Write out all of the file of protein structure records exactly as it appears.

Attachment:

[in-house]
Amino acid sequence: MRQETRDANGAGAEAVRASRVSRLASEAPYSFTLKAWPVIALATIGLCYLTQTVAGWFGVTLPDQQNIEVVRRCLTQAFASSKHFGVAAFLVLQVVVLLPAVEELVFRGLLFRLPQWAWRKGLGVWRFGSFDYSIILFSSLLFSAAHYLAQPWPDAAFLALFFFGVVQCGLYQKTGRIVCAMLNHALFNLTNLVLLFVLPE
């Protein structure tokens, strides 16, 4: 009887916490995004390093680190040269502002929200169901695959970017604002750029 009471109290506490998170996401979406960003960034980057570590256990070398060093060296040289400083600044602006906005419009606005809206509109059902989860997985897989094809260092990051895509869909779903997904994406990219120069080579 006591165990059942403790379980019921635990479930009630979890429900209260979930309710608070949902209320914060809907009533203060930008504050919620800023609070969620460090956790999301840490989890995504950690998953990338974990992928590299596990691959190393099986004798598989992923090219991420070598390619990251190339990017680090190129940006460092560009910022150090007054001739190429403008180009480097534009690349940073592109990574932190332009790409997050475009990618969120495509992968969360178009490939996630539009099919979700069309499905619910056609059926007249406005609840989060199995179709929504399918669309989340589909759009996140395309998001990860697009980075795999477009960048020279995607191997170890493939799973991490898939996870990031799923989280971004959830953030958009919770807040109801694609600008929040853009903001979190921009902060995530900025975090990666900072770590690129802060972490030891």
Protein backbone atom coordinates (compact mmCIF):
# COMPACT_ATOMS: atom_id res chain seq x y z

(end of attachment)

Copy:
[in-house]
Amino acid sequence: MRQETRDANGAGAEAVRASRVSRLASEAPYSFTLKAWPVIALATIGLCYLTQTVAGWFGVTLPDQQNIEVVRRCLTQAFASSKHFGVAAFLVLQVVVLLPAVEELVFRGLLFRLPQWAWRKGLGVWRFGSFDYSIILFSSLLFSAAHYLAQPWPDAAFLALFFFGVVQCGLYQKTGRIVCAMLNHALFNLTNLVLLFVLPE
């Protein structure tokens, strides 16, 4: 009887916490995004390093680190040269502002929200169901695959970017604002750029 009471109290506490998170996401979406960003960034980057570590256990070398060093060296040289400083600044602006906005419009606005809206509109059902989860997985897989094809260092990051895509869909779903997904994406990219120069080579 006591165990059942403790379980019921635990479930009630979890429900209260979930309710608070949902209320914060809907009533203060930008504050919620800023609070969620460090956790999301840490989890995504950690998953990338974990992928590299596990691959190393099986004798598989992923090219991420070598390619990251190339990017680090190129940006460092560009910022150090007054001739190429403008180009480097534009690349940073592109990574932190332009790409997050475009990618969120495509992968969360178009490939996630539009099919979700069309499905619910056609059926007249406005609840989060199995179709929504399918669309989340589909759009996140395309998001990860697009980075795999477009960048020279995607191997170890493939799973991490898939996870990031799923989280971004959830953030958009919770807040109801694609600008929040853009903001979190921009902060995530900025975090990666900072770590690129802060972490030891």
Protein backbone atom coordinates (compact mmCIF):
# COMPACT_ATOMS: atom_id res chain seq x y z